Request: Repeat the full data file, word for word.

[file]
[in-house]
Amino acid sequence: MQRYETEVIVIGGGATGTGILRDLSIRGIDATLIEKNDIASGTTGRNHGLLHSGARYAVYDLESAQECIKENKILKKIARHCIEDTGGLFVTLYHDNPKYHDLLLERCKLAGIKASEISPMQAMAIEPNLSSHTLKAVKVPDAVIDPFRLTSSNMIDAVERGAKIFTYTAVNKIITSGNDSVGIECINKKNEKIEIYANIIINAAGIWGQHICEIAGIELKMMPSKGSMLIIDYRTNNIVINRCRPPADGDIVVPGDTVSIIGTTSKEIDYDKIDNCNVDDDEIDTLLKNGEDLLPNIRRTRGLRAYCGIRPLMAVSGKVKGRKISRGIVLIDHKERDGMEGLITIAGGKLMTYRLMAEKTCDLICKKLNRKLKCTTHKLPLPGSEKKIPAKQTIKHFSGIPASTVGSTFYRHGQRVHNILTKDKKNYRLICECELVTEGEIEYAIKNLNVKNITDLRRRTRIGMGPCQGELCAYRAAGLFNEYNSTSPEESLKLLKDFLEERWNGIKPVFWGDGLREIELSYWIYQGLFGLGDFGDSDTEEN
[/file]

[in-house]
Amino acid sequence: MQRYETEVIVIGGGATGTGILRDLSIRGIDATLIEKNDIASGTTGRNHGLLHSGARYAVYDLESAQECIKENKILKKIARHCIEDTGGLFVTLYHDNPKYHDLLLERCKLAGIKASEISPMQAMAIEPNLSSHTLKAVKVPDAVIDPFRLTSSNMIDAVERGAKIFTYTAVNKIITSGNDSVGIECINKKNEKIEIYANIIINAAGIWGQHICEIAGIELKMMPSKGSMLIIDYRTNNIVINRCRPPADGDIVVPGDTVSIIGTTSKEIDYDKIDNCNVDDDEIDTLLKNGEDLLPNIRRTRGLRAYCGIRPLMAVSGKVKGRKISRGIVLIDHKERDGMEGLITIAGGKLMTYRLMAEKTCDLICKKLNRKLKCTTHKLPLPGSEKKIPAKQTIKHFSGIPASTVGSTFYRHGQRVHNILTKDKKNYRLICECELVTEGEIEYAIKNLNVKNITDLRRRTRIGMGPCQGELCAYRAAGLFNEYNSTSPEESLKLLKDFLEERWNGIKPVFWGDGLREIELSYWIYQGLFGLGDFGDSDTEEN